Scientists, engineers and inventors born or working in Great Britain have made their mark on the world. They’ve hollowed out mountains and created man-made lakes, they’ve tamed The Thames and defeated enemy aggressors.
Their legacy embraces a network of towers, factories, bridges, tunnels, bunkers - and more - across the UK. A new book, the Geek’s Guide to Britain, covers 26 destinations spanning the country from Goonhilly Satellite Earth Station, on Cornwall’s remote Lizard Peninsula, all the way up to TAT-1 in Scotland. There is also information on the most suitable venues for children as well as tips on places to eat, shop and stay.
Here are five of the Geek's Guide's top sites for visitors:
de Havilland Aircraft Museum, Hertfordshire
This museum celebrates the story of one of the most pioneering engineering companies - the de Havilland Aircraft Company, and in particular, its twin engine DH.98 Mosquito, used in the Second World War.
It showcases the history of the British aircraft industry as well as the development of the most well-know aircraft that made significant impacts during the war. The Mosquito, for example, was part of the Pathfinder squadrons until jet engines broke new performance records.
The museum is completely run by volunteers and visitors can enjoy an interactive experience, walking around hangars and jumping in cockpits. dehavillandmuseum.co.uk
Three miles south of Oban, a concrete tube reaches into the sea. This marked TAT-1, a cable carrying the first trans-Atlantic phone call from Newfoundland, Canada, on 25 September 1956.
TAT-1 was a revolution: before, calling North America required you book several hours in advance but TAT-1 could handle 35 simultaneous calls. That brought down the cost of calling America to a pound for three minutes. TAT-1 was also a link in the Washington-Kremlin hotline, to avoid Cold War nuclear misunderstandings.
TAT-1 is gone – a section remains at the Oban War and Peace Museum - but that casing remains as does a derelict building where TAT-1 plugged into London and beyond.
Bletchley Park, Buckinghamshire
Think Bletchley Park and you’ll think Second World War code-breaking and Alan Turing. But these are just the headlines. Less well told are what fiendishly difficult codes were cracked and their significance: Bletchley sifted through 20,000 Axis messages to reveal such crucial details as German air force deployments during the Battle of Britain and the location of the killer battleship the Bismarck sunk through a massive Royal Navy operation.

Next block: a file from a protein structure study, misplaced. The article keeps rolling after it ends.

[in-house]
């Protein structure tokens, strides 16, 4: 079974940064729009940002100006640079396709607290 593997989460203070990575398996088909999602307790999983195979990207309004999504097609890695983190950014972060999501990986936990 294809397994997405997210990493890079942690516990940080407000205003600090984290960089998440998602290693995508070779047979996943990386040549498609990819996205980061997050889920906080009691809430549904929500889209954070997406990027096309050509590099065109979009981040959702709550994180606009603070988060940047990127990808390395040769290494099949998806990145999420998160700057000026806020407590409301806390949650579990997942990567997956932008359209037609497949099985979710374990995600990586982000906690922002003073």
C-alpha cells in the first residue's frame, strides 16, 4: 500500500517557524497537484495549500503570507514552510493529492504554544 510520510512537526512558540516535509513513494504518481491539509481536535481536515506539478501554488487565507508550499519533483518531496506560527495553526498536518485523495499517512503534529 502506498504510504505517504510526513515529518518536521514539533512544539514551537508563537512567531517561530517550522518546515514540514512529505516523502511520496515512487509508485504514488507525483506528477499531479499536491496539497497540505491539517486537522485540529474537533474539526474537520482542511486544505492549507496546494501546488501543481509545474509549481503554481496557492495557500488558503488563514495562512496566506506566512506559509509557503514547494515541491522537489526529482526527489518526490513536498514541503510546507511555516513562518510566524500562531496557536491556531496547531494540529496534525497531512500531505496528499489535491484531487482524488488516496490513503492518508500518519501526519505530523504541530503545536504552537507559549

Bletchley was run by an army of 12,000 staff working in shifts around the clock. Two-thirds were women, many WRENs operating those Colossi. bletchleypark.org.uk
The National Archives, London
The Domesday book, Henry VIII’s divorce papers from Anne Boleyn, the Treaty of Versailles that officially closed the First World War. Their link? Copies are kept at the National Archive in Kew, London, repository of the UK’s national memory.
It was formed in 2003 from the merger of the Public Records Office with the UK’s other record-keeping oganisations, but efforts to collate the nation’s records actually go back to the Victorians. Anybody can visit the National Archive to consult records online or on microfiche, or - with a special ticket - request an original document on anything from minutes of Cabinet meetings to records of UFO sightings. nationalarchives.gov.uk
RAF Air Defence Radar Museum, Norfolk
Visitors can tour what used to be one of the most secret places in Britain. Here, during the Second World War, they were responsible for monitoring enemy activities and dispatching missiles and aircraft in our defence.
In 1941, the first secret radar system was installed at the base. Experience demonstrations and hear stories from the people who worked there first hand and made the technology that you can see and touch work. radarmuseum.co.uk
Geek’s Guide to Britain is edited by Gavin Clarke and published by The Register. It is available from theregister.co.uk for £19.99
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